On top of its reputational risks, Uber also faces legal risks, as it continues lobbying to protect the status of independent workers, at a time when more courts are ruling in favor of granting those workers employee status, such as in the United Kingdom or in the Netherlands.8 Consequently, the company is facing multiple lawsuits for allegedly breaching labor laws in various jurisdictions.9   

Operational Risk

But lobbying risks are not solely reputational. When a company exerts considerable influence over governments or legislative bodies to prevent the introduction of new safety or quality regulations, it may expose itself to operational risks. 

The February 2023 derailment of the Norfolk Southern train carrying toxic chemicals also put the company’s lobbying activity in the spotlight.10 The company had been fiercely criticized for allegedly contributing to the failure of a federal safety rule to replace the rail industry’s Civil War-era braking systems with electronically controlled pneumatic (ECP) brakes, which would allow all cars to be stopped simultaneously. A former senior official from the Federal Railroad Administration claimed that if the train had been equipped with ECP brakes, the severity of the event would have been significantly reduced.11 Norfolk Southern reported that the derailment had cost it US$387 million, dragging its 2023 first quarter profits down by around a third.12   

Since the derailment incident in February, two other Norfolk Southern trains have derailed in Ohio and Virginia.13, 14  While these trains did not carry hazardous materials, these occurrences highlight the gaps that exists in Norfolk Southern's product governance risks management.15 According to Sustainalytics ESG Risk Rating, the company's product and services safety program lacks key components, such as product safety risk assessments, regular external product safety audits or regular product safety training for employees. In addition, although the company's sites have received external quality management system (QMS) certification, the scope of these certifications is unclear. This demonstrates that while lobbying against industry-wide safety standards, some companies are not willing or able to effectively manage the risks themselves.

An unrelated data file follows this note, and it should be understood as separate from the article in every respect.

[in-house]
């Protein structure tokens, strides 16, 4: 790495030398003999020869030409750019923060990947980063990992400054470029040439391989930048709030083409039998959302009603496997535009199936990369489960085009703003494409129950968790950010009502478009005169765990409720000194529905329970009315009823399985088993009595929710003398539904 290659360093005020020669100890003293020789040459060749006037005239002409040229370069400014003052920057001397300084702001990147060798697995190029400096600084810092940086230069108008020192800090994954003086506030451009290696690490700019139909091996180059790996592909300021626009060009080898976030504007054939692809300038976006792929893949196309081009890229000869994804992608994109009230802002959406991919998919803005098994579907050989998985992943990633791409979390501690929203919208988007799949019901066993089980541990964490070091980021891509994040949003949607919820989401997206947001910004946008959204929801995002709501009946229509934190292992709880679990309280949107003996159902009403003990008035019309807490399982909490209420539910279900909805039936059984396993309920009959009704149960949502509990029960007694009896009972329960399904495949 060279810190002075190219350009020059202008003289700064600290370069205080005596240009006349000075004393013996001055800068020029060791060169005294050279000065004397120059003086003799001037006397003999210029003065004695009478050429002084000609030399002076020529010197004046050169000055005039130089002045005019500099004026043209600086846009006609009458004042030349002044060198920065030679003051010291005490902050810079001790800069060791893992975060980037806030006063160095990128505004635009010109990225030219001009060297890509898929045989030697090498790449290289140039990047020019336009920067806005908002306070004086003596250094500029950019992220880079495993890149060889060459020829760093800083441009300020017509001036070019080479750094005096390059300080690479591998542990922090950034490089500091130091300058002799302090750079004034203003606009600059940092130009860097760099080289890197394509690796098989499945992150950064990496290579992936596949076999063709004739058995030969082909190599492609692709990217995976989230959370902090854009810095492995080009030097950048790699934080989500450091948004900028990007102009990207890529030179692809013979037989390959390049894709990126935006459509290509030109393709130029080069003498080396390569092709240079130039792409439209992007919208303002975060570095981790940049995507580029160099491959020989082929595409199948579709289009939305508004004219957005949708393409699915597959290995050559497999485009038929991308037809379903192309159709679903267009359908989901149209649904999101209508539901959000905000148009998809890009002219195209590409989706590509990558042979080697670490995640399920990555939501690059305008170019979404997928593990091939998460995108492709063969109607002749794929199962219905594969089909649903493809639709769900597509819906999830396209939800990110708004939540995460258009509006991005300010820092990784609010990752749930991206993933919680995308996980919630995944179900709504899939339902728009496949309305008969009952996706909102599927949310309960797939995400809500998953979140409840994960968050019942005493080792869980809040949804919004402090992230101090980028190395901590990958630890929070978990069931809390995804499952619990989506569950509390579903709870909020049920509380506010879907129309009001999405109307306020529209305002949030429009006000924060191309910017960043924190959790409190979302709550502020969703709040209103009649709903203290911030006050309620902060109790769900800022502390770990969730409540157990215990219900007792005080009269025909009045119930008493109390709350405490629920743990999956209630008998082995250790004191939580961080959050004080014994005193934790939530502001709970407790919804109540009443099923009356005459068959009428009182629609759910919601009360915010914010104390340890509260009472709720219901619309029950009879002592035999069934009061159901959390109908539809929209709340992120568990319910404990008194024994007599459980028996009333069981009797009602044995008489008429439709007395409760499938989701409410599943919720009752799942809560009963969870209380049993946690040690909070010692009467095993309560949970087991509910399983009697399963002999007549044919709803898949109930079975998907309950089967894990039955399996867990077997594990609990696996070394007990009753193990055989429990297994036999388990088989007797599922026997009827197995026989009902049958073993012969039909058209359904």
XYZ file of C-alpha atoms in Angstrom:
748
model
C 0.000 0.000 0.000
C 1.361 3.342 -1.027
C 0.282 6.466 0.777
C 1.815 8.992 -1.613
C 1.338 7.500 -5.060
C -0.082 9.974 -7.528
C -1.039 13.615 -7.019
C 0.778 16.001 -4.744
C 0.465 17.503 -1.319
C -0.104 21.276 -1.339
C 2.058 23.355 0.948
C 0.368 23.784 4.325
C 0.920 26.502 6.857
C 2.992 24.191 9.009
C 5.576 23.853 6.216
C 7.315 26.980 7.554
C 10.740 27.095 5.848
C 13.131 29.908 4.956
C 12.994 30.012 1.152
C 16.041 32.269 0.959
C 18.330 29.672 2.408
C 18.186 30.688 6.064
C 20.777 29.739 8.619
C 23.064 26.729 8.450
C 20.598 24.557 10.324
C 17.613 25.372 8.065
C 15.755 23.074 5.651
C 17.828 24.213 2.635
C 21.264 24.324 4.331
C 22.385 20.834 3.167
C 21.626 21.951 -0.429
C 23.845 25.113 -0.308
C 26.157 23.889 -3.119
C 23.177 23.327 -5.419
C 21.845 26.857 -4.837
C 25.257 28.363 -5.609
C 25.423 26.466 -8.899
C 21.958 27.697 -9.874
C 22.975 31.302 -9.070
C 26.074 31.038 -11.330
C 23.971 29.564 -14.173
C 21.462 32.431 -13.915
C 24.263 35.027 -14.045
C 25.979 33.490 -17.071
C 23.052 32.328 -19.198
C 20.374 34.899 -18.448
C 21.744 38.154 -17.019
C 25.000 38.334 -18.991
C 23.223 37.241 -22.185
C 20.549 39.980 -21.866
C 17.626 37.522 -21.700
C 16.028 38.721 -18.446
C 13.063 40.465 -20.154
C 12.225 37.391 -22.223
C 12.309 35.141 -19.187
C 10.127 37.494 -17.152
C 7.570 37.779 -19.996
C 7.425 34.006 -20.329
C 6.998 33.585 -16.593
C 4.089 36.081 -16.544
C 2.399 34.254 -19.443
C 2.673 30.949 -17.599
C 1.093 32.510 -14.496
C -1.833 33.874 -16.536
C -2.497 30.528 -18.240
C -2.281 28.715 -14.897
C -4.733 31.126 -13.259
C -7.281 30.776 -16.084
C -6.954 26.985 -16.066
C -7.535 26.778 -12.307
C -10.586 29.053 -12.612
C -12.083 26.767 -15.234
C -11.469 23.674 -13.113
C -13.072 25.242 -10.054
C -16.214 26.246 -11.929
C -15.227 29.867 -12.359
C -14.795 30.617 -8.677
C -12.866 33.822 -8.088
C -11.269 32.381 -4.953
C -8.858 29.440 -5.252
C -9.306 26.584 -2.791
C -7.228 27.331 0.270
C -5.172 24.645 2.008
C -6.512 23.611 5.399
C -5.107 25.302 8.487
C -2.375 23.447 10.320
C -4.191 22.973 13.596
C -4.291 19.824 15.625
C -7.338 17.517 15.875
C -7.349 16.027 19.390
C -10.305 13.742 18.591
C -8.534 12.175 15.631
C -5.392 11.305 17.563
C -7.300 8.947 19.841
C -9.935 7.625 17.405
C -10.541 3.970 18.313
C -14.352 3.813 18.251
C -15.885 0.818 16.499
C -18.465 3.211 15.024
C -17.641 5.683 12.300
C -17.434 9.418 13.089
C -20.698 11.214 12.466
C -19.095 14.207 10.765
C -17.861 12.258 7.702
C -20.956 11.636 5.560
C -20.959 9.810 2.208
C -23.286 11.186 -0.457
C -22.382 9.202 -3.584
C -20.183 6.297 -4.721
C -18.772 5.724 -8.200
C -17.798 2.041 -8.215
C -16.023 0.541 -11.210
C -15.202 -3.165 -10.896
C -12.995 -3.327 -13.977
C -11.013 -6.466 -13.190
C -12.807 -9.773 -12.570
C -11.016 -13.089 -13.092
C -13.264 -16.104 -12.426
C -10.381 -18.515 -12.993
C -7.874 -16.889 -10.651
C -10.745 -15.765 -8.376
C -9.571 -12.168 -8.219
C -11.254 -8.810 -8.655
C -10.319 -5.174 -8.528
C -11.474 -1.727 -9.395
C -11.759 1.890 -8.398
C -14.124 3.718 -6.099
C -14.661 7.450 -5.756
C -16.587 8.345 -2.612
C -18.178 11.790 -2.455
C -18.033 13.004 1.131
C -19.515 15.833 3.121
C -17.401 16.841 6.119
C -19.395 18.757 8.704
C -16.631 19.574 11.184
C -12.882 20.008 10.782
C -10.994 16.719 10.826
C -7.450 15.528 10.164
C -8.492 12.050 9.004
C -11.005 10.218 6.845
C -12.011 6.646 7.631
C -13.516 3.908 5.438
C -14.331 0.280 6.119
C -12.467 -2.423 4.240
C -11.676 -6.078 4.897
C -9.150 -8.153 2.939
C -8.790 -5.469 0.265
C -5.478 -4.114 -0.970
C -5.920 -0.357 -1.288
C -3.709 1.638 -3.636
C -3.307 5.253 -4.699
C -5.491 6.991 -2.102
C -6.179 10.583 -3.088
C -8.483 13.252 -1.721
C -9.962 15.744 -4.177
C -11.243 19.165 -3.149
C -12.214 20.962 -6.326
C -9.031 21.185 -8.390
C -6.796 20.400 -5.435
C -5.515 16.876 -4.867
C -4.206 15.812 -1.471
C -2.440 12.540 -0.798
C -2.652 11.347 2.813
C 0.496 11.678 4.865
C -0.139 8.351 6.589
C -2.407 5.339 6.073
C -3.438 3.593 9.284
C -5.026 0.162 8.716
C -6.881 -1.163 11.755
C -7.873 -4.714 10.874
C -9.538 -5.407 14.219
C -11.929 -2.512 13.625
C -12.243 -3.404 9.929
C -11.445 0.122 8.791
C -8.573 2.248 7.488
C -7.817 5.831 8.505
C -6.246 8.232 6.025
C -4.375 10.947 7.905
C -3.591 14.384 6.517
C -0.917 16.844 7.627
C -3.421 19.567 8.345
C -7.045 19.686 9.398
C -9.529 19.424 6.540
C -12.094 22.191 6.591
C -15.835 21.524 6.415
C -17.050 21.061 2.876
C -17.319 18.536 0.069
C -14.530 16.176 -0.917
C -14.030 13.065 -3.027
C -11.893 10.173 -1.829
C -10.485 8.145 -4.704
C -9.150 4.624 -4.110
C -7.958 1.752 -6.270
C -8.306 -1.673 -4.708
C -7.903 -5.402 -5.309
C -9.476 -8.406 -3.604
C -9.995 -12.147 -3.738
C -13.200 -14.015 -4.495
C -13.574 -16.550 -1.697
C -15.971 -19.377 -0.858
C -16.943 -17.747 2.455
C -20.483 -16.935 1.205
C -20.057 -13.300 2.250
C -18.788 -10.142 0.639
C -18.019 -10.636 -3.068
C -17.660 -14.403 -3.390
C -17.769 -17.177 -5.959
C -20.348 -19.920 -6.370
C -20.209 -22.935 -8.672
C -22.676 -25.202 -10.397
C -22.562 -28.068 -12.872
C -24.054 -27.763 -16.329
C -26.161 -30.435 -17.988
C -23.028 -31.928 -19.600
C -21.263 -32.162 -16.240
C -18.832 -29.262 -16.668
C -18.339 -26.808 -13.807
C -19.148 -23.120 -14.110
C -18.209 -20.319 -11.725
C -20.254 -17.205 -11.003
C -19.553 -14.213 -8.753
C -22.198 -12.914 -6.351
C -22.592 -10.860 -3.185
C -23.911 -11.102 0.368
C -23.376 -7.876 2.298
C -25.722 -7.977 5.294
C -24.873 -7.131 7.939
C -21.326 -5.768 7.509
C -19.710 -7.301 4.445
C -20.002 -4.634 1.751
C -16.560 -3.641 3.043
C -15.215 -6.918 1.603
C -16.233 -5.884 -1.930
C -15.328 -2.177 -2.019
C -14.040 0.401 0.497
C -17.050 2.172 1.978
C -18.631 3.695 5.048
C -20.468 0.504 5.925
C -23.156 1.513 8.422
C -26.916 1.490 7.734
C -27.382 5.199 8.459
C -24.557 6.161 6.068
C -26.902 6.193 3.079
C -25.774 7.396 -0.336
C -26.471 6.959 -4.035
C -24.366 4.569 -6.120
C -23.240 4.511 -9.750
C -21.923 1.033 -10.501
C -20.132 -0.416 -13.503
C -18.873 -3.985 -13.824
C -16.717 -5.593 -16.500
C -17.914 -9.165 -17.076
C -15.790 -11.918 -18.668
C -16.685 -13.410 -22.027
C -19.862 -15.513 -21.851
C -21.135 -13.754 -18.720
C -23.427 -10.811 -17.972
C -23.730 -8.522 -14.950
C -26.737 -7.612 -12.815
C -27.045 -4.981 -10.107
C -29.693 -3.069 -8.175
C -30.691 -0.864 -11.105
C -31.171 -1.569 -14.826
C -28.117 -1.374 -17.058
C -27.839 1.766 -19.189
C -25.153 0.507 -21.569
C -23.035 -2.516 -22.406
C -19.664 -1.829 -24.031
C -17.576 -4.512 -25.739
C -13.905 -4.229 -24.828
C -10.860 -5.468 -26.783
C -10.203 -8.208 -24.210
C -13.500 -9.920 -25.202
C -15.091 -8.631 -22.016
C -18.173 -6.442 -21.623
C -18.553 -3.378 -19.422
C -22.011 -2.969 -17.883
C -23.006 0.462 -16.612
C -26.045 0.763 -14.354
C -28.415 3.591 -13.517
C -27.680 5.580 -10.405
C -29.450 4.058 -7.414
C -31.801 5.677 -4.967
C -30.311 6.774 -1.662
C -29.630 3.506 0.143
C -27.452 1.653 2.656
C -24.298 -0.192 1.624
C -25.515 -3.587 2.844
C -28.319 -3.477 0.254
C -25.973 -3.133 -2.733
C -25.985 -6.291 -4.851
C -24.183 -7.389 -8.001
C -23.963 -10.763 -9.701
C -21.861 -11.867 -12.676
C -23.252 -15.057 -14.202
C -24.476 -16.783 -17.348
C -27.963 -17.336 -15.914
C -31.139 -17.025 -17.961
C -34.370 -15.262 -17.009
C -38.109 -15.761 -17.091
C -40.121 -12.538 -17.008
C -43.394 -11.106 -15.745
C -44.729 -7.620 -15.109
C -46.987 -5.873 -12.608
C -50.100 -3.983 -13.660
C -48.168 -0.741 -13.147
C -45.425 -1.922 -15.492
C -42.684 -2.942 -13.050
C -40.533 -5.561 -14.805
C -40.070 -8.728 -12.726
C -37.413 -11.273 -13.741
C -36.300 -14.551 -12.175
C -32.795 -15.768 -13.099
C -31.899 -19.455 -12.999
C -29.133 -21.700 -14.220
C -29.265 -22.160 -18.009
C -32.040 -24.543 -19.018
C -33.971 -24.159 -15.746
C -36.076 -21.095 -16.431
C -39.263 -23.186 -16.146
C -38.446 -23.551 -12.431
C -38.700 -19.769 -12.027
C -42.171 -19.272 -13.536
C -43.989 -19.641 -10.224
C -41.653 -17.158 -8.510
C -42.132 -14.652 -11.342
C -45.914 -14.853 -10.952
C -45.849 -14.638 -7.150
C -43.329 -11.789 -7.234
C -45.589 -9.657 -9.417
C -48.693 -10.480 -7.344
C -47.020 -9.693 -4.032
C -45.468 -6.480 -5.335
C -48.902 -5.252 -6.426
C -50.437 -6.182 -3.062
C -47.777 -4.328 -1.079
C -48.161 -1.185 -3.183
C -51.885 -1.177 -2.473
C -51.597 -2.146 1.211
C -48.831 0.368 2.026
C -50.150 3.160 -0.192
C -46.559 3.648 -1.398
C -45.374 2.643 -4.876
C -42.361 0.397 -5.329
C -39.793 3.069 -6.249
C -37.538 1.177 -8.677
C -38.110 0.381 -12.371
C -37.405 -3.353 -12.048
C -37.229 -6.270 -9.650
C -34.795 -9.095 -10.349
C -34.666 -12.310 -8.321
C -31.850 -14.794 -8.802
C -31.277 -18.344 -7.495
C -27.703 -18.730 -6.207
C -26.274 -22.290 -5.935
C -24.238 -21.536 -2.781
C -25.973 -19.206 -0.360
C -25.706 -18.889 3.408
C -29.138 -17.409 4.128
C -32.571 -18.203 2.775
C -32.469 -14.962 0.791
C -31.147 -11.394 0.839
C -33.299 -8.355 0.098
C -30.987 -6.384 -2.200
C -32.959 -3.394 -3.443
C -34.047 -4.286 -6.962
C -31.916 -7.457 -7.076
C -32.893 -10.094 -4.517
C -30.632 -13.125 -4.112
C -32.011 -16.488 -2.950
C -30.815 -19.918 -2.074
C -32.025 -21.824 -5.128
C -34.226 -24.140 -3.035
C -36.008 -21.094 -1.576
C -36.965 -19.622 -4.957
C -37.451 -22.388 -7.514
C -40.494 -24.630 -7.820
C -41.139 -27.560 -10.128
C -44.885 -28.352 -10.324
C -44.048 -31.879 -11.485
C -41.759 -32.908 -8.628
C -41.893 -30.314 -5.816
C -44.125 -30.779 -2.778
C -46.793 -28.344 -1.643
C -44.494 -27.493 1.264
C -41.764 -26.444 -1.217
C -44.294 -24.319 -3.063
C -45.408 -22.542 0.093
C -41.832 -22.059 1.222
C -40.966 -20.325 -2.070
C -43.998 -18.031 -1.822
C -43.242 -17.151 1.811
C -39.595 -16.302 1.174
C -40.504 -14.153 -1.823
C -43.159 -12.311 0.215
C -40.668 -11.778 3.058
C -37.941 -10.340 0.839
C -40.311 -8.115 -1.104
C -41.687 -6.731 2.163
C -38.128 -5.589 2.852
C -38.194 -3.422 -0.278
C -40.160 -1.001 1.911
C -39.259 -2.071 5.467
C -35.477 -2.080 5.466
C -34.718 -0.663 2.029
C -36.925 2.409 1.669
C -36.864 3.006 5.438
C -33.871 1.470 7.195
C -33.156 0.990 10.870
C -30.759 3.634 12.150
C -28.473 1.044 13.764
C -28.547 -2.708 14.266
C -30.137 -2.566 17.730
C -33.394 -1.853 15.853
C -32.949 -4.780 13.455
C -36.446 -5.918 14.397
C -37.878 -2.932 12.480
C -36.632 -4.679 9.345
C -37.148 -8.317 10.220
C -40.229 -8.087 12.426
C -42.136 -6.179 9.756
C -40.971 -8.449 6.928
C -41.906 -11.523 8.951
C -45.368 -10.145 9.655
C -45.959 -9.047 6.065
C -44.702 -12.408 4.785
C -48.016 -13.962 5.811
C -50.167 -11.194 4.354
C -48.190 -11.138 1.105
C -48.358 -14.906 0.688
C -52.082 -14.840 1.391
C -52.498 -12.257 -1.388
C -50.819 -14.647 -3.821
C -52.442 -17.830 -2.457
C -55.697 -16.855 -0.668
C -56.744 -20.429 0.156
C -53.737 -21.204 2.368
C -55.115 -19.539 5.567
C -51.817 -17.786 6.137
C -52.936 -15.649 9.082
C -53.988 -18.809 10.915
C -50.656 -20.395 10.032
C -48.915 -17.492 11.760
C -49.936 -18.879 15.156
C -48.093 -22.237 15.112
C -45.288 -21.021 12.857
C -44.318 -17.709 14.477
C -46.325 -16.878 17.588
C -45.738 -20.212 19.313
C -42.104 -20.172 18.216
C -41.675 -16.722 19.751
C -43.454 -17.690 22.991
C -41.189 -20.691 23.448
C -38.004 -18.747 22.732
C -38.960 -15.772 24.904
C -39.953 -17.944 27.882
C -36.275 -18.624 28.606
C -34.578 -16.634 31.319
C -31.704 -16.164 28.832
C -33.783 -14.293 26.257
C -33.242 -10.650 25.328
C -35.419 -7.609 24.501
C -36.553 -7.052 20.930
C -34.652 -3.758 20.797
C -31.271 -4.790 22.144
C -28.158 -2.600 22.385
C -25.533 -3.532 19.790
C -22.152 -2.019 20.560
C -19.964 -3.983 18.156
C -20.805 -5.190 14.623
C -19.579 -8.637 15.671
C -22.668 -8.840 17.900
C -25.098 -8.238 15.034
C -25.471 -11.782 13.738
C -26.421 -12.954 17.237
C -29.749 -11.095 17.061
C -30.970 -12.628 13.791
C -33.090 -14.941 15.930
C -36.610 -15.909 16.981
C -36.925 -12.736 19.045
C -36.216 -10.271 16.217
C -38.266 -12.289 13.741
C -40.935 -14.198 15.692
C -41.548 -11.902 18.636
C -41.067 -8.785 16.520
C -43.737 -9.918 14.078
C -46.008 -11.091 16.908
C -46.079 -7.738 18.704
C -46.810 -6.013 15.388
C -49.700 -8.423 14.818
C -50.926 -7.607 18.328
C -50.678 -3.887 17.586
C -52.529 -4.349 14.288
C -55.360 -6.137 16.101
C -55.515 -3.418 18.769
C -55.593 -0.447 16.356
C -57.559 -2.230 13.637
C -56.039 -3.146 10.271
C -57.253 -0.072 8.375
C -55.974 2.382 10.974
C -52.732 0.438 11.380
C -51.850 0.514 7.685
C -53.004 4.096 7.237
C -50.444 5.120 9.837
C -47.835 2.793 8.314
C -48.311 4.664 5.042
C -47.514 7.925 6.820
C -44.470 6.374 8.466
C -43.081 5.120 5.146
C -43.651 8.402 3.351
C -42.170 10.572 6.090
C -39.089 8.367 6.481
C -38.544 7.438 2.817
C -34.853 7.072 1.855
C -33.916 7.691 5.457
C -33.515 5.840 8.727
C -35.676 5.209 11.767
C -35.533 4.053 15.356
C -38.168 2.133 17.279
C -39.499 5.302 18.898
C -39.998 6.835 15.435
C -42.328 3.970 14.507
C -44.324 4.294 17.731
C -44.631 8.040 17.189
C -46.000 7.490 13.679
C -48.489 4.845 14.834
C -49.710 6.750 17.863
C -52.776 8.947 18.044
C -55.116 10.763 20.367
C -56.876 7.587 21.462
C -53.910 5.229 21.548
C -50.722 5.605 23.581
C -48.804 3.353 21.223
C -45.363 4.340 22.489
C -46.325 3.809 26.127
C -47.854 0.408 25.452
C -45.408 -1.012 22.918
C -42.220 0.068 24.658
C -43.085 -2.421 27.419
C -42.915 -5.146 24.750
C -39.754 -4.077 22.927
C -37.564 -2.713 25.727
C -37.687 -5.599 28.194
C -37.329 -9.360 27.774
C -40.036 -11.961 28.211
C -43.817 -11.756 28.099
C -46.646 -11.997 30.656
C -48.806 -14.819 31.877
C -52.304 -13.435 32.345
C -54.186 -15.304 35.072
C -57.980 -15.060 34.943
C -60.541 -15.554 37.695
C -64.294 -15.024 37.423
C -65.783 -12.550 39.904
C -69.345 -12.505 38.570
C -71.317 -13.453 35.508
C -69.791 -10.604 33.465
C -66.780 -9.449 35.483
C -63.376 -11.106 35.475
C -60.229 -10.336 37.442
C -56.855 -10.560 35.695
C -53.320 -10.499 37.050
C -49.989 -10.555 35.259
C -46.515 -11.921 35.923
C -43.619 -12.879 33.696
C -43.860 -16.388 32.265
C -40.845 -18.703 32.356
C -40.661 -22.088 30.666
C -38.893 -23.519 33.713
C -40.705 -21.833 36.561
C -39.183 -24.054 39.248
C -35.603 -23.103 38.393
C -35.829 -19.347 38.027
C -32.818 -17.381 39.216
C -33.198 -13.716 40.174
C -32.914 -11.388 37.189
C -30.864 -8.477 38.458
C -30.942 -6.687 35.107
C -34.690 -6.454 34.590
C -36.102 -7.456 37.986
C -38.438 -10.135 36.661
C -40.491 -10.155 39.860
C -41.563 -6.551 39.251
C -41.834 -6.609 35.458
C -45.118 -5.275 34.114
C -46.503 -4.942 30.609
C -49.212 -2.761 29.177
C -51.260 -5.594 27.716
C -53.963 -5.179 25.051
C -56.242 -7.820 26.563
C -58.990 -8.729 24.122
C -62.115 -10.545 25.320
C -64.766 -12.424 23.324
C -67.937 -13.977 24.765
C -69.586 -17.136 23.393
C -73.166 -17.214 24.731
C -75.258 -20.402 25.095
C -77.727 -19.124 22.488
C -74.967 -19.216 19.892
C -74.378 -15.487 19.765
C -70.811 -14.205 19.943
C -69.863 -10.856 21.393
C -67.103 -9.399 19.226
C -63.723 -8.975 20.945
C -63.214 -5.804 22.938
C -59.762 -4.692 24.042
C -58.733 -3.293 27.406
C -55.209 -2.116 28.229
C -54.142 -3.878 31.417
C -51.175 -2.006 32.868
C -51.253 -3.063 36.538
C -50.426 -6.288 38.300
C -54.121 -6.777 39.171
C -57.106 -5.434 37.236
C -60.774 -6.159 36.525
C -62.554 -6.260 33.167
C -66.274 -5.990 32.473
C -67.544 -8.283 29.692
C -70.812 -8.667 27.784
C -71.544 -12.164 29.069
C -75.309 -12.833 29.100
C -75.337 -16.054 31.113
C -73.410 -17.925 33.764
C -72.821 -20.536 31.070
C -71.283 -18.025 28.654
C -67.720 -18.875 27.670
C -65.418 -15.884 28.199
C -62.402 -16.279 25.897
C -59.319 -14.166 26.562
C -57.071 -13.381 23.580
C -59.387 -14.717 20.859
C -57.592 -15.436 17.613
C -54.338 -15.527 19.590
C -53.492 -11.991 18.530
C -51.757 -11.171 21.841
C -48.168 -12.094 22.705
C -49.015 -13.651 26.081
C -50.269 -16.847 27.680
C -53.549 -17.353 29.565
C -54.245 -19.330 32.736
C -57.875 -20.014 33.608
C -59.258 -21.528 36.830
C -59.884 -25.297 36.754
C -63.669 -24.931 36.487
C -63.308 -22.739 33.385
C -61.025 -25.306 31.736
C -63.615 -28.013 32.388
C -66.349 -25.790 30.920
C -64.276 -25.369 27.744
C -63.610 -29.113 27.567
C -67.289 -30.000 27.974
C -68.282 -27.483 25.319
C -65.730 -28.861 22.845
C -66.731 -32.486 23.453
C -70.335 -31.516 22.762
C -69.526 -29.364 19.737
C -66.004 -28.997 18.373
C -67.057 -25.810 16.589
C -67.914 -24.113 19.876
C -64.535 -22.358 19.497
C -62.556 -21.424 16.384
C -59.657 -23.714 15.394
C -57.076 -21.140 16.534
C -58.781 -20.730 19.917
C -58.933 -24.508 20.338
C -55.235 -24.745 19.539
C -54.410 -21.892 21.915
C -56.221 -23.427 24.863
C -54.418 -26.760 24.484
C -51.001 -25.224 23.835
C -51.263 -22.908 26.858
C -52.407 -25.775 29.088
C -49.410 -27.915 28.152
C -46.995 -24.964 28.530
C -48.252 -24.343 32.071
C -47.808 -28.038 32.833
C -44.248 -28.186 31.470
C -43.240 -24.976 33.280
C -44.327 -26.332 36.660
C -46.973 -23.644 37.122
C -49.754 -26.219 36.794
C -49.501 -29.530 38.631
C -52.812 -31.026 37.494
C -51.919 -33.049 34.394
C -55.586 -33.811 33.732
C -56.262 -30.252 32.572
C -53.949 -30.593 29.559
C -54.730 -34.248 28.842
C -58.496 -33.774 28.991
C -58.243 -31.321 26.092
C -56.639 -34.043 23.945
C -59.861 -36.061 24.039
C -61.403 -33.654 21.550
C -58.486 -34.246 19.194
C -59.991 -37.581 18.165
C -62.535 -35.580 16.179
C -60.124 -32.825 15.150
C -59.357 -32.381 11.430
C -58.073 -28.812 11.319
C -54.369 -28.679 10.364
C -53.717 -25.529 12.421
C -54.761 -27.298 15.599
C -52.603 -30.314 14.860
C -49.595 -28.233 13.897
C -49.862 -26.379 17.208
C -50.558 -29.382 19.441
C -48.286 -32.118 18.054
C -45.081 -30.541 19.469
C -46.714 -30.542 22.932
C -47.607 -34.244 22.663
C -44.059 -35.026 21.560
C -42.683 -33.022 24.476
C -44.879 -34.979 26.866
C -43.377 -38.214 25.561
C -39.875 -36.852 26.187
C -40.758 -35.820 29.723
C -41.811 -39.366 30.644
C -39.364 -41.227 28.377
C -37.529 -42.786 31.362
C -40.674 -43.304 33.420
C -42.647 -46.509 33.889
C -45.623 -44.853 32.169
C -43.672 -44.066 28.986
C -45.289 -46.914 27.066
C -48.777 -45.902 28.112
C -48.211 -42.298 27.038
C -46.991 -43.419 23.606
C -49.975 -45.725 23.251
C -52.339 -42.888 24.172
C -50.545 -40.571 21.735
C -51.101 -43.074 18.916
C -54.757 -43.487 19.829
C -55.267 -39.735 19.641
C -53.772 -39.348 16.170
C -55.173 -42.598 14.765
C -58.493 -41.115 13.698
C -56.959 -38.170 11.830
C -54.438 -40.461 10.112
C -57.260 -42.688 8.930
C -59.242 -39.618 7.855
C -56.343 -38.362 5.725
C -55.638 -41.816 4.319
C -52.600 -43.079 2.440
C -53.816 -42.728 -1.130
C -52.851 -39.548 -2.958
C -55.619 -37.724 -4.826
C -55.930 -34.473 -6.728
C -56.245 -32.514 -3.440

Climate Transition Risk

Furthermore, companies may focus their lobbying efforts to protect their current business model that does not align with the Paris Agreement, avoiding diversification of their activities or developing solutions to support their energy transition – thereby increasing their climate transition risks. In 2022, ConocoPhillips spent a historic amount on federal lobbying in the U.S., mainly to receive final approval for an oil drilling project in the Alaskan Arctic.16 While the company supports the Paris Agreement,17 according to Sustainalytics Low Carbon Transition Ratings as of April 2023, ConocoPhillips was not aligned to a net-zero pathway. If all companies had the same investment alignment and transition preparedness as ConocoPhillips, it is estimated that the world would warm by 3.4 degrees Celsius above pre-industrial levels.

More Lobbying Regulation on the Horizon

Over the past 15 years, more countries have implemented lobbying regulations than in the previous 60 years.18 Nevertheless, many jurisdictions still lack a regulatory framework. As of 2022, only 18 jurisdictions globally had lobbying regulations in place.19 An OECD study also points out that, as of 2020, 16 OECD countries had lobbying laws, and six additional OECD countries provided some level of transparency over lobbying activities.20 

Still, the trend towards stricter regulations continues. In February 2023, Finland adopted its Transparency Register Act, establishing transparency requirements for lobbyists working at the parliamentary and ministerial levels,21 and several other countries such as Spain are currently considering draft legislation to regulate lobbying activities, suggesting that pressure for greater transparency from companies will continue to intensify.22

Holding Companies Accountable on Lobbying Activities 

To improve transparency around companies’ lobbying activities, investors can engage with their portfolio companies through a wide range of tools, from informal discussions and participation in collaborative campaigns to requesting ad-hoc meetings. If necessary, investors can resort to escalated measures, such as issuing a public statement prior to an AGM, submitting a proposal for transparency of lobbying activities at the AGM, or even calling for a vote against the re-election of a board member.

For investors, the importance of transparency in lobbying activities cannot be denied. Companies that engage in lobbying practices that conflict with their publicly stated goals and values can face significant risks, potentially harming their investors. As such, a growing number of investors are prioritizing lobbying transparency in their portfolio and holding companies accountable for their actions.

 

References